CHICAGO -- Everything from antacids to frozen veggies has a label detailing nutritional values and active ingredients, but when it comes to cannabis that information has been sorely lacking. How does one know how much to ingest or inhale if potency information is lacking?

Sage Analytics has an answer. The company, one of 162 exhibitors at last week's Marijuana Business Conference and Expo in Chicago, wants to bring pharmaceutical-level testing to the cannabis industry with the Luminary Profiler, a black box that measures potency on-site within seconds. Marijuana leaves are sprinkled or extracts are dripped onto a lens that uses spectroscopy "to instantly measure the potency of cannabis products on the molecular level," the company's literature says.

"It's a matter of consumer safety," said Matt Kaplan, president of the company. "You wouldn't want to drink something you thought was a pinot grigio and find out later it was 151 proof rum."

The $50,000 device, which is not yet on the market, can be used in retail stores or at growing operations. One advantage is the testing process does not destroy the sample as chromatography, which separates organic and inorganic compounds, and other testing methods do.

luminary_main The Luminary Profiler device used to determine the potency of marijuana from Sage Analytics. Photo: Sage Analytics

A second company, ProVerde Laboratories takes a more comprehensive approach. The company not only does the potency testing, it takes the harvest through extraction for more than 30 terpenes -- the substances that give marijuana its distinctive odor -- and purification to eliminate mold, mildew, fungus, yeast, bacteria and pesticides. It also works with clients to develop custom formulations.

"Our process produces less waste," spokesman Nick DesLanriers said, adding it's faster and more accurate than others.

The company currently operates in Maine, Massachusetts and Rhode Island.

Shimadzu Scientific Instruments Inc. has turned its expertise in testing for such industries as plastics and petrochemicals to cannabis, billing itself as the experts in medical marijuana testing. The company offers instrumentation to determine potency and terpene profiles, screen for pesticides and analyze fungicides, as well as test for solvents, mycotoxin, aflatoxin and heavy metals.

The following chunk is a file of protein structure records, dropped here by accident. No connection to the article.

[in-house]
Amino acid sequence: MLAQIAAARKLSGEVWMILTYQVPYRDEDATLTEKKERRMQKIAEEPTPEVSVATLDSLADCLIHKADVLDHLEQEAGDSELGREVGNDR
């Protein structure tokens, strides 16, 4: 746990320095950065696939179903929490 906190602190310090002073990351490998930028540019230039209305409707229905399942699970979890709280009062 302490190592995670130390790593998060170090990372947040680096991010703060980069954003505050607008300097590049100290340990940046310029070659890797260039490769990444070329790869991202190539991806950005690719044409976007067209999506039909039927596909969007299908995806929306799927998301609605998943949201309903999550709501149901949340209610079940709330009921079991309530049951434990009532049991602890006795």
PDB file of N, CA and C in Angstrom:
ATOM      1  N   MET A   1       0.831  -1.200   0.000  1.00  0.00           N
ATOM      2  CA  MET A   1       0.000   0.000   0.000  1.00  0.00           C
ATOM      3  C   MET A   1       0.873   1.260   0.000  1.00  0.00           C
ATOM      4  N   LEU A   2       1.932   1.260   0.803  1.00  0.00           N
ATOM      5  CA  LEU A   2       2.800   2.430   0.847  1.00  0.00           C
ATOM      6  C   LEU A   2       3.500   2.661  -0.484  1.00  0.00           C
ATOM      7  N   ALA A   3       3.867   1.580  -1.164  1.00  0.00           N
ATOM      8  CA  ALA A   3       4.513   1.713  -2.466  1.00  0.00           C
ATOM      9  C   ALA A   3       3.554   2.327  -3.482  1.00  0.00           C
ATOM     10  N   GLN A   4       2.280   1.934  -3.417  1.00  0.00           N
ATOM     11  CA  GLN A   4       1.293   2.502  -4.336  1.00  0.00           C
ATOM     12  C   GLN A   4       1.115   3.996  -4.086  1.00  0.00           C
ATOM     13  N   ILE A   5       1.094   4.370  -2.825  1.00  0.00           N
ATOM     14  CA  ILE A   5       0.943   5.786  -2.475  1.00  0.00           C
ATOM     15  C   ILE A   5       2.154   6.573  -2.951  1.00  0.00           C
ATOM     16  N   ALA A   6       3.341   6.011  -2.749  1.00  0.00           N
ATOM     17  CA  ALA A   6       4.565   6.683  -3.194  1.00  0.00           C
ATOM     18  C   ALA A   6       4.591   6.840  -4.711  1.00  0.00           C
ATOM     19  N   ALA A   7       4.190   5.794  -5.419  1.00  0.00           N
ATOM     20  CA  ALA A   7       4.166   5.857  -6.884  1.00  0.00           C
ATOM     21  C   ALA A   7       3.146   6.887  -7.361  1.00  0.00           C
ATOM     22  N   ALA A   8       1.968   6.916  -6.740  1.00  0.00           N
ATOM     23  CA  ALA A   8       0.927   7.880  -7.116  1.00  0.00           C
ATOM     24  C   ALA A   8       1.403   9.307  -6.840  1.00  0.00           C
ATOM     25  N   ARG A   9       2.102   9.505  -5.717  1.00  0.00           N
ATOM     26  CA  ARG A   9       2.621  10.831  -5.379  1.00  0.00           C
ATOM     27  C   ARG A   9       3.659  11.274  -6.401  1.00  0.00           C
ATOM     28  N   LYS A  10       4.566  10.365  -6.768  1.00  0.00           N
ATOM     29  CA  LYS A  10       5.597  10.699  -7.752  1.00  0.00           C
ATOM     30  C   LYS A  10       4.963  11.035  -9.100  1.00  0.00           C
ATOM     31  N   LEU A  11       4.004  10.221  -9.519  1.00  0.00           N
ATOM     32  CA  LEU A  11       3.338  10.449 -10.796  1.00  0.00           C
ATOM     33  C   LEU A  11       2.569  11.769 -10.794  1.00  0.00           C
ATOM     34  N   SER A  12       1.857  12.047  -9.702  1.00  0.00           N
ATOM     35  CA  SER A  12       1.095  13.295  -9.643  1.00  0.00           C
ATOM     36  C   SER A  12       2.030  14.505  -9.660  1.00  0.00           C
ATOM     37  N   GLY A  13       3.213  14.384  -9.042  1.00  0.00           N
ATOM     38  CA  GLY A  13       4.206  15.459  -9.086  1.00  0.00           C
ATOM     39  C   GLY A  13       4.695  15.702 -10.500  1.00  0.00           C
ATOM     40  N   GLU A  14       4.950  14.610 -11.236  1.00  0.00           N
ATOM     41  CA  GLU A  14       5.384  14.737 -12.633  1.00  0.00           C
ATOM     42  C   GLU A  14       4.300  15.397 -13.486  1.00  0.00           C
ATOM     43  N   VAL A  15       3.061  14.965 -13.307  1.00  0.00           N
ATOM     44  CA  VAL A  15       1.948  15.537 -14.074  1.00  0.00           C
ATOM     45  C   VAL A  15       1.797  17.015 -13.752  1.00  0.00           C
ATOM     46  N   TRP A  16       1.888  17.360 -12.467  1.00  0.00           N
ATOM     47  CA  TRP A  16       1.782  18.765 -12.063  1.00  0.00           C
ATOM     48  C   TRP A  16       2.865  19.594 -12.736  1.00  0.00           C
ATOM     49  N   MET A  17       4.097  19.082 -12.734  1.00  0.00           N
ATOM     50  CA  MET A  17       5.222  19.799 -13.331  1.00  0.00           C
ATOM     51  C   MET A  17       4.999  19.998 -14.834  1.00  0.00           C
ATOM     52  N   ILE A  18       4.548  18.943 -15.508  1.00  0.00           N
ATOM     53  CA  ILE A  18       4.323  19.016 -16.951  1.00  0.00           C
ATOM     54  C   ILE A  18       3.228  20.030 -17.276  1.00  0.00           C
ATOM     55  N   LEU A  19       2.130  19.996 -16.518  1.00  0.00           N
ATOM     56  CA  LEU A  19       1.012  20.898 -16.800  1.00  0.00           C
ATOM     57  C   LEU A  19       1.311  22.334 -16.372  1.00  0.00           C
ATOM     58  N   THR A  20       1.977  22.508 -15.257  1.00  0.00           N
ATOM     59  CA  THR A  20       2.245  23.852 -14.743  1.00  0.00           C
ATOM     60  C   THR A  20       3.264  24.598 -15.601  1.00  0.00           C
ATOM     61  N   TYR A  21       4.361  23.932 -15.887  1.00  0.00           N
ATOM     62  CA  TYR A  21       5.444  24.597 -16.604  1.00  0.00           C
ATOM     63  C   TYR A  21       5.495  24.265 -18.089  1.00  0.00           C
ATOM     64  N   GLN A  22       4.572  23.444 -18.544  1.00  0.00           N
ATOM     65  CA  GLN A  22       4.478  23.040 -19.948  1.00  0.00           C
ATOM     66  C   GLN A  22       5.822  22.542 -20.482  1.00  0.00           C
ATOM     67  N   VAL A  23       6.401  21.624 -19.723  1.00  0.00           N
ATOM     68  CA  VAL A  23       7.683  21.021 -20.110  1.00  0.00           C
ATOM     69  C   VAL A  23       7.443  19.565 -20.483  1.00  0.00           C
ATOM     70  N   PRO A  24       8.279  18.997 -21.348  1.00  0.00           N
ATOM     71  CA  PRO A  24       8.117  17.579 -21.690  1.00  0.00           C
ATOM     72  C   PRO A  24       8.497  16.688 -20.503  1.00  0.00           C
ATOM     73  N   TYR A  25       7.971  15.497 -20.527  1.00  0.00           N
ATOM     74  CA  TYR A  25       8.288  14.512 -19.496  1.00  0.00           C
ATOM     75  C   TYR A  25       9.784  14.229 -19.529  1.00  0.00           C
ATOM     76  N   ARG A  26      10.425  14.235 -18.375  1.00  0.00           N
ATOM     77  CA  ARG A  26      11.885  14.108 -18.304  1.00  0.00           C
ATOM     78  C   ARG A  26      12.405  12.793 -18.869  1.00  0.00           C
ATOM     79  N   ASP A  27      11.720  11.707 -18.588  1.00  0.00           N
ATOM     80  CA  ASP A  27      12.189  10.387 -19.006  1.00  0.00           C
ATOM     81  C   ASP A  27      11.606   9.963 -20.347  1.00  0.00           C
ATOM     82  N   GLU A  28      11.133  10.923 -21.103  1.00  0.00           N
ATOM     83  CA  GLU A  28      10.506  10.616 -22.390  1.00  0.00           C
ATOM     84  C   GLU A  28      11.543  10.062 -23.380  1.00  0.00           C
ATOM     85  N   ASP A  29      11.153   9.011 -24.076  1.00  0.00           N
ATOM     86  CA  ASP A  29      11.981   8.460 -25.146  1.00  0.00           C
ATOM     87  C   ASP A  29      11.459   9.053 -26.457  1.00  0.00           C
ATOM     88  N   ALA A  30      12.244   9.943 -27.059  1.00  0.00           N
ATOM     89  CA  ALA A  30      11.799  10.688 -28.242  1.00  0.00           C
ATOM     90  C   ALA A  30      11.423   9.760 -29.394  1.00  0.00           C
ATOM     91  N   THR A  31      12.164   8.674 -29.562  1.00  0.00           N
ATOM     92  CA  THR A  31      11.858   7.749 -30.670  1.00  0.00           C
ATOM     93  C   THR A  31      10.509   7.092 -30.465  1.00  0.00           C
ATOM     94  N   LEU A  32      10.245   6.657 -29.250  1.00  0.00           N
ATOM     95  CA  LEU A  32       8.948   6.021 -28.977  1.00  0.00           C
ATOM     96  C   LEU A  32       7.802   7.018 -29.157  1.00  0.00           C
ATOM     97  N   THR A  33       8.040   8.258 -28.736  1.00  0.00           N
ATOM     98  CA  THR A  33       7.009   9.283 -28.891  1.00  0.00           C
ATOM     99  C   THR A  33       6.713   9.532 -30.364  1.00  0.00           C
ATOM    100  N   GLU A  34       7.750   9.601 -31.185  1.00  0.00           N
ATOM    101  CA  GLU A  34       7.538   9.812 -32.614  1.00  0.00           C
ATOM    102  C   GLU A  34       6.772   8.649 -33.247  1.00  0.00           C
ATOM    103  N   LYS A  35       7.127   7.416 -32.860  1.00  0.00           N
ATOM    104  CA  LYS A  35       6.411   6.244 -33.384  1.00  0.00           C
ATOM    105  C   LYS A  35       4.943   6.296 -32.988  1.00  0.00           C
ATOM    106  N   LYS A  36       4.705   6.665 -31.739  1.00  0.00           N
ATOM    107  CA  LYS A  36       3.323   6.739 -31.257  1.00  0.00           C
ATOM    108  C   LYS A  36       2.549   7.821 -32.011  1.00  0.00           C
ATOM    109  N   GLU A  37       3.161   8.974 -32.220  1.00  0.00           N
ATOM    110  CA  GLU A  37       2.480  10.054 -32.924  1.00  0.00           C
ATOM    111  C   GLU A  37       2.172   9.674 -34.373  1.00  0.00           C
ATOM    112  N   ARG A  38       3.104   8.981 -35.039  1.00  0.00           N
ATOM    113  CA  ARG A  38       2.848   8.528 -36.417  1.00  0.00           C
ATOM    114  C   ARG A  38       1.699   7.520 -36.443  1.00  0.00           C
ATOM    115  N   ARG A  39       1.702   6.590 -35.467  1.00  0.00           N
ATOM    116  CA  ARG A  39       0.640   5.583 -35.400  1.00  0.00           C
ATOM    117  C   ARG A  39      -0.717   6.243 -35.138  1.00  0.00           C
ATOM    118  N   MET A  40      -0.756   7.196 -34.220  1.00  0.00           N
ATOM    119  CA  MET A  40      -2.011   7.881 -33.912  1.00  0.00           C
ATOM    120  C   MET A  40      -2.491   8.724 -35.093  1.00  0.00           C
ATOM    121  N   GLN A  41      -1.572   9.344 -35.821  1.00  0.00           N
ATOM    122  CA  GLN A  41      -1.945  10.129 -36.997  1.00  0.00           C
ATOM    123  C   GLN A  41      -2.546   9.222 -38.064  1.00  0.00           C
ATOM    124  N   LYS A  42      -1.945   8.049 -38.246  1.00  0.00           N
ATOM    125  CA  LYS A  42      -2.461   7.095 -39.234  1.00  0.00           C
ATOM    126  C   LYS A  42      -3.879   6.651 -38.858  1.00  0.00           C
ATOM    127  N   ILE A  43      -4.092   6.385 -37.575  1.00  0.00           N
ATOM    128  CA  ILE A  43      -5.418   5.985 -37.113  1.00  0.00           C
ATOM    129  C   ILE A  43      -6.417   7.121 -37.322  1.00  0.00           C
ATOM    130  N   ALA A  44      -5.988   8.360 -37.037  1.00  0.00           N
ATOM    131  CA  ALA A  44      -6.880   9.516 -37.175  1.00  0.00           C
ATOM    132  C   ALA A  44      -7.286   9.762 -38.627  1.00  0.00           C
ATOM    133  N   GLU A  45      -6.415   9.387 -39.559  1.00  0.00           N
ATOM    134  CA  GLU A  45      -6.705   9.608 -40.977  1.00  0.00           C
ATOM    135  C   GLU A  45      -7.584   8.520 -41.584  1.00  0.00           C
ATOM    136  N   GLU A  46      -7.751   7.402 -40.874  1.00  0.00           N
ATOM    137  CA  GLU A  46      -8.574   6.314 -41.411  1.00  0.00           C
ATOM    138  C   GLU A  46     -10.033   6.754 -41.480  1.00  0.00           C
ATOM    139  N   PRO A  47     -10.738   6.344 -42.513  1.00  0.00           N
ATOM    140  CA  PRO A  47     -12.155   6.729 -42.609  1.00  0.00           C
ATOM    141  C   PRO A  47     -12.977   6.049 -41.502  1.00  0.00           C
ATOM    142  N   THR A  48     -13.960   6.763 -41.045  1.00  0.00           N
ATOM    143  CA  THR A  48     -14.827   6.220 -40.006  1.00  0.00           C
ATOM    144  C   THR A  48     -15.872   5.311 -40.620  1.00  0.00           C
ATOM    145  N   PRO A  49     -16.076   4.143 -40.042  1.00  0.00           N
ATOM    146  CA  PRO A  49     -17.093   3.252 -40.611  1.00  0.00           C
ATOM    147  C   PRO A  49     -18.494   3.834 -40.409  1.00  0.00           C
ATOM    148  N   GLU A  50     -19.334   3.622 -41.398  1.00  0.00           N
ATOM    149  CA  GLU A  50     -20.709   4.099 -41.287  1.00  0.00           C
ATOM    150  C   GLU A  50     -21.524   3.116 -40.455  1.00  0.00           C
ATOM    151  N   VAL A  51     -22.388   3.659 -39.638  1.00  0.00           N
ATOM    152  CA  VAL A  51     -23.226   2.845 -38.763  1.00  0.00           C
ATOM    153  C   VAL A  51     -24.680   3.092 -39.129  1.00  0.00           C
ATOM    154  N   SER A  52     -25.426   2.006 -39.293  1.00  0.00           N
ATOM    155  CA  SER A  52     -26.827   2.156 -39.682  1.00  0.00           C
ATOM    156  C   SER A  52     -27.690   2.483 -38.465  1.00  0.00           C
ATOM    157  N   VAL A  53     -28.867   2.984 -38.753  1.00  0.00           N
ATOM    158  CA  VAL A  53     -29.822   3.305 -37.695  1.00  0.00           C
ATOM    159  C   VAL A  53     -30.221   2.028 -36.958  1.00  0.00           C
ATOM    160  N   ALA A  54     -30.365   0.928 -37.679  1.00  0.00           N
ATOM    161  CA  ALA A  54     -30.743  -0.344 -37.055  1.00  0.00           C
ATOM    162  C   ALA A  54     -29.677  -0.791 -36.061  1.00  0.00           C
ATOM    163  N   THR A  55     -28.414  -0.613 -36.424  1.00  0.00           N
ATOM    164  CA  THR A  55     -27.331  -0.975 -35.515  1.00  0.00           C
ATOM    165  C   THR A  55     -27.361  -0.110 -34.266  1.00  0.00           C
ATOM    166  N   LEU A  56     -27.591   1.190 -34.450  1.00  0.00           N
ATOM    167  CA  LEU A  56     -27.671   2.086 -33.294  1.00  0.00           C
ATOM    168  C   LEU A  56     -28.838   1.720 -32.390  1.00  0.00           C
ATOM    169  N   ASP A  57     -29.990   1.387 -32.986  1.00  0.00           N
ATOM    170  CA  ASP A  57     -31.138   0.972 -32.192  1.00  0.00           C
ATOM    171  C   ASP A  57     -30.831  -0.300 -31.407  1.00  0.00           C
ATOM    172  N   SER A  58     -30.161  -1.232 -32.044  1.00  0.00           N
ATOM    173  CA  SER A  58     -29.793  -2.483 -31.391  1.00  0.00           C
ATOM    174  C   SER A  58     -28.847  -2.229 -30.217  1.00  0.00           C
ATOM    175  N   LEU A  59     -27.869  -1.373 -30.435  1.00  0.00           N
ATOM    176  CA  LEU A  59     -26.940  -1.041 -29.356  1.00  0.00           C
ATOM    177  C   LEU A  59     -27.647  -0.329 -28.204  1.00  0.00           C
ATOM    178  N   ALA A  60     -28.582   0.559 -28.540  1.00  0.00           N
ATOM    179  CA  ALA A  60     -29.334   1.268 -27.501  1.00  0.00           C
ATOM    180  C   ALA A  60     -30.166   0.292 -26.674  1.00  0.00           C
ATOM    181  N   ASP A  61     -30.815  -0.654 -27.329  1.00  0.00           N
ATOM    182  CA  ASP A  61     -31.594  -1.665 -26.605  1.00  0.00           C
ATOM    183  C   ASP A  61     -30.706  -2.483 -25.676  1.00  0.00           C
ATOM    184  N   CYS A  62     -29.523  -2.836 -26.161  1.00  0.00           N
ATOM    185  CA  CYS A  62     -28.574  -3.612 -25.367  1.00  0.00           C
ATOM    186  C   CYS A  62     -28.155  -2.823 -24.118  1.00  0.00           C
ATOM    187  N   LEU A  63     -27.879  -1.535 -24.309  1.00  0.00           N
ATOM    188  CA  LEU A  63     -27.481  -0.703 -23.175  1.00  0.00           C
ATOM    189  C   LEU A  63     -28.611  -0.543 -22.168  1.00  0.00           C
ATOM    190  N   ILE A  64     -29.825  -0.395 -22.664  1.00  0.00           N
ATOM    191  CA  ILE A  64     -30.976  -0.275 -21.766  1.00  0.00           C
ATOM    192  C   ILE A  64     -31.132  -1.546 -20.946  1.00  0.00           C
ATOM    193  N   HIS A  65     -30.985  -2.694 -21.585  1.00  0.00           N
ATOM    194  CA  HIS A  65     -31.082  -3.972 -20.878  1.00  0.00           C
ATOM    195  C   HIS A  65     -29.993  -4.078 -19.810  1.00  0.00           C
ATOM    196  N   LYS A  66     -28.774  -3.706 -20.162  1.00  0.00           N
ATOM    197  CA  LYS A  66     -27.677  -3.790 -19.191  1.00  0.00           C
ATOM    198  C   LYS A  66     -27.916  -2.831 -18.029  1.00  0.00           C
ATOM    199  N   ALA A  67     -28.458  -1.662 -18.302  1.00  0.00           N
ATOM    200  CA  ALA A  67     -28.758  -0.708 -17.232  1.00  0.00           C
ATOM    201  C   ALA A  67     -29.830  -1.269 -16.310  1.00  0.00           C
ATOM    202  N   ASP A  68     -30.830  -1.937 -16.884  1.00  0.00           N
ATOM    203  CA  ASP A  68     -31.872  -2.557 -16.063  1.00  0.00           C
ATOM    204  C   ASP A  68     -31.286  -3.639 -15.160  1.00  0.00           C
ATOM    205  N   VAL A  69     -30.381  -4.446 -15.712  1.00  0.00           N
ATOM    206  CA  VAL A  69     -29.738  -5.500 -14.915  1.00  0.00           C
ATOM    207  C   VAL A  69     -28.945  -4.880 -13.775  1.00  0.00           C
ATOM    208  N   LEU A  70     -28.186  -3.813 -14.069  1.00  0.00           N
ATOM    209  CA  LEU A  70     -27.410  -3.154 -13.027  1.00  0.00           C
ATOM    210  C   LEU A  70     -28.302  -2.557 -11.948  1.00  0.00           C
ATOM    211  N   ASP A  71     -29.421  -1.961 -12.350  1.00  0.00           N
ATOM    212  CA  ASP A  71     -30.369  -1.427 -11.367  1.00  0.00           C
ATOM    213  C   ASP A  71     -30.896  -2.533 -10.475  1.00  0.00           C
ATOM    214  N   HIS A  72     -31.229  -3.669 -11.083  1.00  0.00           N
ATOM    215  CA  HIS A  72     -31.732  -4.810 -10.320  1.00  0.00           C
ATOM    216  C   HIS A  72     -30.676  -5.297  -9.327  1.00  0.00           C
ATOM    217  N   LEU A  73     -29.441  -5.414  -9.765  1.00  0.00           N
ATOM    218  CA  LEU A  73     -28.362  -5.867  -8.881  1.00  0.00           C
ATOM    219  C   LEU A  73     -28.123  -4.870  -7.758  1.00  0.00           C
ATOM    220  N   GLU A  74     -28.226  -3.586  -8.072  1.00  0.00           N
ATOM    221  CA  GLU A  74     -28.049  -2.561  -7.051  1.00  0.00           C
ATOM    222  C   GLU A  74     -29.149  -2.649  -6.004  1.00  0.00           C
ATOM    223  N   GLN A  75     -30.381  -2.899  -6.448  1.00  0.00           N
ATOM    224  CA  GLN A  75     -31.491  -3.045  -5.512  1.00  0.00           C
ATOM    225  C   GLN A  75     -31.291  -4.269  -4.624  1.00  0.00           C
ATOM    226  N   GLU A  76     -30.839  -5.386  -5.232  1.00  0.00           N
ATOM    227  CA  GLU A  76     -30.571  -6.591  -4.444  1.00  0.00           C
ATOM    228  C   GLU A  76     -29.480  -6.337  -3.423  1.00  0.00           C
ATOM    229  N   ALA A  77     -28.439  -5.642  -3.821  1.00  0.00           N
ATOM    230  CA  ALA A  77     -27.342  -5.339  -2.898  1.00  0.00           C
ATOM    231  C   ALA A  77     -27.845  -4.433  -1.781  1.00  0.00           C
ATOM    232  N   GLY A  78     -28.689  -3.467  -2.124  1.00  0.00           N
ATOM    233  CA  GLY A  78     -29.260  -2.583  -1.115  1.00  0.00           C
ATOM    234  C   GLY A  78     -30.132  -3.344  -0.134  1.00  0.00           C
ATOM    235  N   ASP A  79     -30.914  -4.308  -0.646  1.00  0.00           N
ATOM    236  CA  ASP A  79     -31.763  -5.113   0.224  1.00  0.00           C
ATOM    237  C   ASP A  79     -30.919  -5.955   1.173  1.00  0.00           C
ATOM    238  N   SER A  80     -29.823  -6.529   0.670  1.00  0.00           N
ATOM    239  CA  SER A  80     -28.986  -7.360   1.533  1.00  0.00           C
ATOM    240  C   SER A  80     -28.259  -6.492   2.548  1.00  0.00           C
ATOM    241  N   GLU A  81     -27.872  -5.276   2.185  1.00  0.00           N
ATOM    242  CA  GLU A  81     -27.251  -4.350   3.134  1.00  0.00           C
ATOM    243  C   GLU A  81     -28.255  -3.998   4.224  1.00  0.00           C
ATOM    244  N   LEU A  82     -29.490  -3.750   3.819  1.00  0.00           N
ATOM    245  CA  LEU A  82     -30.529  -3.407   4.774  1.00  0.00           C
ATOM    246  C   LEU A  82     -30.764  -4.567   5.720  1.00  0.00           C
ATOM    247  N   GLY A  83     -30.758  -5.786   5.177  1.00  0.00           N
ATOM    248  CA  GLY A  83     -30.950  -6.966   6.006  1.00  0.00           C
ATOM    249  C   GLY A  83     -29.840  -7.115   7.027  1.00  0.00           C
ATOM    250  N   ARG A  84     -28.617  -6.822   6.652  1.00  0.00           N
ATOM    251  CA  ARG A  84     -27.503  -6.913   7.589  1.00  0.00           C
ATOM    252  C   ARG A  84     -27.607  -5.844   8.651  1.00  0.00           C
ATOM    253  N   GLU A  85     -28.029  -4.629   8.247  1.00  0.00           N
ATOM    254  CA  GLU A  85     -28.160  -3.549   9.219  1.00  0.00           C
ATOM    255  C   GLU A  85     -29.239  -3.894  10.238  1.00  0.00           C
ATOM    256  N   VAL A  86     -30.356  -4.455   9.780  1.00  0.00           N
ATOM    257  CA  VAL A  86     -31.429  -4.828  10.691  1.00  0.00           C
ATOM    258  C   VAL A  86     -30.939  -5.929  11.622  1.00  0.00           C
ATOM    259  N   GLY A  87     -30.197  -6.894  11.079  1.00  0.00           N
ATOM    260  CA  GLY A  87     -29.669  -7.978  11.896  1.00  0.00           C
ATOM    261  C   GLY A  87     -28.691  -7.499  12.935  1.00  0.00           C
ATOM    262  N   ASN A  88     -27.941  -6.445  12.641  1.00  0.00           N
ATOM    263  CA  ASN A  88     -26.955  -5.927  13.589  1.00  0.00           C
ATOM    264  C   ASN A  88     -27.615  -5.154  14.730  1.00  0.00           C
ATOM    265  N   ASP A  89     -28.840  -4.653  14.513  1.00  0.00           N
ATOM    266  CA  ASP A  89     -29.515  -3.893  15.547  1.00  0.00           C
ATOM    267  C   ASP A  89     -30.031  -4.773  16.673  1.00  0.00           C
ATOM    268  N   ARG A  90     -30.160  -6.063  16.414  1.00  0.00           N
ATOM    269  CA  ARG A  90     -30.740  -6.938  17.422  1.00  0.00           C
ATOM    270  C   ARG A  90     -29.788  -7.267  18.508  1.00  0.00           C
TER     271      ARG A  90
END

Marijuana contains tetrahydrocannabinol, or THC, which provides the high, and other cannabinoids, or CBDs, as well as terpenoids. Most of the THC and CBDs are in acids, which are converted to THC and CBD through heat. Sexton said a lot of the testing processes don't differentiate between the level of acids in the plant and the THC and CBD readings produced by the testing process, which involves heat, a problem because the potency remains unclear.

"We're struggling with the testing. You have to know what's in your products," said Meg Collins of the Cannabis Business Alliance. Collins, who has a background in the oil and gas industry and likes to say she's gone from gas to grass, is vice president of business development for Good Chemistry, which has marijuana dispensaries in Denver and Aurora, Colorado.

"They're tested for potency, microbials, residual solvents and pesticides. There are a number of labs certified by the state for potency. Nobody is certified to pesticides yet."

But there are no federal standards, leaving it up to the individual states to determine limits on dosages. The federal government has a lab in northeast Mississippi on the Ole Miss campus that studies marijuana, but the federal government isn't about to share the expertise with the fledgling industry since marijuana is still a Schedule I drug and illegal.

Michelle Sexton, chief science officer at PhytaLabs of Kirkland, Washington, told those attending a crash course on the marijuana industry at the conference, quality control was one of those things that got overlooked in the initial phase of legalization.

"It was like putting the cart before the horse," said Sexton, a naturopath. "Some [testing] labs have come out of the black market and aren't up to industry standards. There are no standards for methodology. Extraction methods differ."

Those in the marijuana industry need to use "good agricultural practices, good manufacturing and quality control. We also need standardized methods for identifying strains, purity and content," Sexton said.